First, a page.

Friday, 16 March 2012

"Oliver!" Lands in Birmingham

Cameron Mackintosh's production of "Oliver!" has brought Charles Dickens' London to 21st Century Birmingham leaving last night's audiences asking for more.

With such a strong cast it's hard to figure out who leads the show: Neil Morrissey had the perfect comedic appeal as Fagin making audiences love such a slimy character, Ian Fletcher's Bill Sykes was evil yet enchanting whilst Samantha Barks played a gutsy Nancy that can belt out a tune or two, establishing herself as a true musical theatre leading lady. Max Griesbach and Harry Polden were the press night's Artful Dodger and title character, holding their own on stage and having audiences roaring at the end of their solo performances. The supporting cast and ensemble all deserve a special mention for excellent performances as well, comedic duo Suzie Chard and Jack Edwards were hilarious as Widow Corney and Mr Bumble and the ensemble brought to life the East End of London with uplifting musical numbers.

Totie Driver and Adrian Vaux's design for the show in outstanding, using an array of staircases, bridges and stunning backgrounds to bring to life Bloomsbury London, Fagin's den and a whole host of other locations where the musical takes place - the set alone is worth a ticket. The staging of this classic musical is genius too - one moment I was gaping at the sheer beauty of the stage being filled with dancing milkmaids and rose sellers in the number "Who Will Buy?" while the next moment I was gaping with anticipation watching blood thirsty Londoners running through to streets looking to kill Bill Sykes.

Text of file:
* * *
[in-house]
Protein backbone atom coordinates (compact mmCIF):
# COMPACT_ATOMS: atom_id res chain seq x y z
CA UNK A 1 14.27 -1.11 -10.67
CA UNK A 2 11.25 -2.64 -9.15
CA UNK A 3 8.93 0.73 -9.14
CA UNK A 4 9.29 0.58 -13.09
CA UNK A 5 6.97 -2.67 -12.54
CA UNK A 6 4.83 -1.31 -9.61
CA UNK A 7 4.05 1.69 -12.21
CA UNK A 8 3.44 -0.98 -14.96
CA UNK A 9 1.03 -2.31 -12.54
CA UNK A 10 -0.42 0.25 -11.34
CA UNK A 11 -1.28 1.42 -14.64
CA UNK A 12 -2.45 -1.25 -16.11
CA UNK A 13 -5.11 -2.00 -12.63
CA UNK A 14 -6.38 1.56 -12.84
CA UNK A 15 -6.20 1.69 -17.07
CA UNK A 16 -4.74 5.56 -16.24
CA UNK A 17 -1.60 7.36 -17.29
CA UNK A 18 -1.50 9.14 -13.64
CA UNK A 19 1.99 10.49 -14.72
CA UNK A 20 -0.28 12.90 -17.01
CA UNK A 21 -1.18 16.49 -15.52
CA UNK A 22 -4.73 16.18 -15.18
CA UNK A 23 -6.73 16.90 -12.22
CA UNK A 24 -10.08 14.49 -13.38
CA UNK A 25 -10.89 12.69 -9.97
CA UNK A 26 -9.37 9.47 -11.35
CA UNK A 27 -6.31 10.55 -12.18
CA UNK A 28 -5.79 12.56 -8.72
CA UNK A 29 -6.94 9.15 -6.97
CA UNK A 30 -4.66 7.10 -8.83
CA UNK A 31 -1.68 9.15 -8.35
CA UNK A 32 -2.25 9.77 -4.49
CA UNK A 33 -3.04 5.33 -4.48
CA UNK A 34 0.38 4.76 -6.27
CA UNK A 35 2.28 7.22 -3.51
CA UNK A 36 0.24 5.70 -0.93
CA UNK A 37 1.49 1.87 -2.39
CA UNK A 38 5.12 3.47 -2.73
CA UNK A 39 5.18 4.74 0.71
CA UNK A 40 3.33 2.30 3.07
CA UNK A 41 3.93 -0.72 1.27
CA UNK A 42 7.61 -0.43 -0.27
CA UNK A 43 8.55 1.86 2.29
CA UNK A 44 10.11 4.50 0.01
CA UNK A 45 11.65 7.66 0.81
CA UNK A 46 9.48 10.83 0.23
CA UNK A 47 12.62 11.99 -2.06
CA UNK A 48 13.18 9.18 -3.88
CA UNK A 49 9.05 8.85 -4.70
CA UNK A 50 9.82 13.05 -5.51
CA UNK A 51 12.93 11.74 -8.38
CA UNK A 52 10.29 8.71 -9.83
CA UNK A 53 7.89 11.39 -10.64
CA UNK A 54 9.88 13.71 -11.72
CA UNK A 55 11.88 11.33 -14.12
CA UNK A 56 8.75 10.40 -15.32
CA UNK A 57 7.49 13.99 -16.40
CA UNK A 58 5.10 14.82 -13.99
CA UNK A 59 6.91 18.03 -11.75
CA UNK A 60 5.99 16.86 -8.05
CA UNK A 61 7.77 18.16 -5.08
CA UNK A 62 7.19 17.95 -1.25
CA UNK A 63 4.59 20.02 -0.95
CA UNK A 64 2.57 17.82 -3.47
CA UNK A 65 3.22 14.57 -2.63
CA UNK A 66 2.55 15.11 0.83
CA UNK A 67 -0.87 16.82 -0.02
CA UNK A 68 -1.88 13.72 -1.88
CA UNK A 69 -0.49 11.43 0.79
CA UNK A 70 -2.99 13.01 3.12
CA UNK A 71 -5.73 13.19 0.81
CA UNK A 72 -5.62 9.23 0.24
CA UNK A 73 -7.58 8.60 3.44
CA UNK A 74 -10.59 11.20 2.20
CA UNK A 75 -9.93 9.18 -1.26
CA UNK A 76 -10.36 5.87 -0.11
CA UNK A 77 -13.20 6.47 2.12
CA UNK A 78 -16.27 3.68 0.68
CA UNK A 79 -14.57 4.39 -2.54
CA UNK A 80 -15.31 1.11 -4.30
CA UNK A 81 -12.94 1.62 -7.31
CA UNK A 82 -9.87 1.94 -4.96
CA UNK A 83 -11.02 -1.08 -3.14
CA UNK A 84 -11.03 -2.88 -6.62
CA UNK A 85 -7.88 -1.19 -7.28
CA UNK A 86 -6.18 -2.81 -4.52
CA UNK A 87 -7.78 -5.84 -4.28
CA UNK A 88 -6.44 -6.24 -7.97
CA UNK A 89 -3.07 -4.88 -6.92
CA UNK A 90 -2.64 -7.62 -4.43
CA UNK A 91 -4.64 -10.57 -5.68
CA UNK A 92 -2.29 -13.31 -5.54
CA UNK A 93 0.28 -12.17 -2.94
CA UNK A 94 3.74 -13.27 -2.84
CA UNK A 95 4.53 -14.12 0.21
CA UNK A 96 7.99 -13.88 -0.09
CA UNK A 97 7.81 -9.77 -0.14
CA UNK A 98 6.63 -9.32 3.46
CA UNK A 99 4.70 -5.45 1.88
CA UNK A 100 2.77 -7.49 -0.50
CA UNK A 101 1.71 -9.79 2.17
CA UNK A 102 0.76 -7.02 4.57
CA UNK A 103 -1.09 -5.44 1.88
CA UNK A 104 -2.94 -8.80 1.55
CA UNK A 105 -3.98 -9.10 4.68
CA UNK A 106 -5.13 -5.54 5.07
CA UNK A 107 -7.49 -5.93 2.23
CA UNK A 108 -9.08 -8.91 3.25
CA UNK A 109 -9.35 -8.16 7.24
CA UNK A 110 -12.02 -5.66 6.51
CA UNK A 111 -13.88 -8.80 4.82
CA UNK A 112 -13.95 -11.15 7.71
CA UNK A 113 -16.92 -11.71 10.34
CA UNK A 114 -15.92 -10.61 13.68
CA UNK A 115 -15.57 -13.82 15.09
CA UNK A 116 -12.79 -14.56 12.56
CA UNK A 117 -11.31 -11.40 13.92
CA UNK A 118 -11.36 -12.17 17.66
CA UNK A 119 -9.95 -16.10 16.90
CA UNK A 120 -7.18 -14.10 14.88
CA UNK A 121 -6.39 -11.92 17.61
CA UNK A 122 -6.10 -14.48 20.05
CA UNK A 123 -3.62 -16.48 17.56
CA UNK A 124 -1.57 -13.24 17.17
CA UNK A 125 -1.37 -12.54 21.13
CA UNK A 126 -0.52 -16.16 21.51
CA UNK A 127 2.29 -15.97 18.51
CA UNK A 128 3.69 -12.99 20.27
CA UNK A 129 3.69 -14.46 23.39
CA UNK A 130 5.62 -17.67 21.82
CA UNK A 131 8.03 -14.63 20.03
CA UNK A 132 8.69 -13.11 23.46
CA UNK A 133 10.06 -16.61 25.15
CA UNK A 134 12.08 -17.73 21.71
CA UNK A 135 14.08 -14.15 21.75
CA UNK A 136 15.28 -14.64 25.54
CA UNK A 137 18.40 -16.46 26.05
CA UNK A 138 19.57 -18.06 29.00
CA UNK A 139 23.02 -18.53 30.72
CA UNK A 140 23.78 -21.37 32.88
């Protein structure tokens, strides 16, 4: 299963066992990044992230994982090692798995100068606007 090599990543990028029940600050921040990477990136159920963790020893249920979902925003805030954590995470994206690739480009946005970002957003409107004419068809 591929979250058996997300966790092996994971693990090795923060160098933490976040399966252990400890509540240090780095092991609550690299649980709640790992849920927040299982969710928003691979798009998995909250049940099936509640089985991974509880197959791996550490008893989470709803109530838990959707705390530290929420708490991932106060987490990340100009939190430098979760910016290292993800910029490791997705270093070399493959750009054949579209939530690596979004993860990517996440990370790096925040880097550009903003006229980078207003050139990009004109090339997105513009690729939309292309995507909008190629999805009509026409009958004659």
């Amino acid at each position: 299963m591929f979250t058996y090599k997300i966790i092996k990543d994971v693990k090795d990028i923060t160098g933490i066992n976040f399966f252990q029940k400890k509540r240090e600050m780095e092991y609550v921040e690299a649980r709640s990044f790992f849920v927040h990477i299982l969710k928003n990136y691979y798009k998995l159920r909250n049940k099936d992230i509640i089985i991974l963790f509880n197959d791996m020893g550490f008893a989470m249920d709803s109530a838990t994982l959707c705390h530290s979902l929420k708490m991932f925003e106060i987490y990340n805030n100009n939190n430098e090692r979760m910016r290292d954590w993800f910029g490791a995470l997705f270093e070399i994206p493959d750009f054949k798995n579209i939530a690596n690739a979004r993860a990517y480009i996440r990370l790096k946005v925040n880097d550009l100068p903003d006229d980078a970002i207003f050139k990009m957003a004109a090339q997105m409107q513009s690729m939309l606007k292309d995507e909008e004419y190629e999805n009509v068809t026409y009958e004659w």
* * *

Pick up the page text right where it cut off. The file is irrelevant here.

All the classic songs are there, "Food Glorious Food", "Consider Yourself", "Where is Love?" and "As Long As He Needs Me", all performed with commitment, energy and full emotion by the cast and the beautiful orchestra. Matthew Bourne's choreography is a joy to watch. It's hard to pick out many faults with this classic production. Everyone involved was dedicated and helped to craft one of the best pieces of theatre I've seen in a long time. I even found myself welling up as Oliver finds his happy ending (and believe me, I didn't even cry at "Ghost"... Everyone cries at "Ghost"!)

One small annoyance with this production: was it really necessary to throw in a Bob the Builder reference to get a few cheap laughs for Neil Morrissey?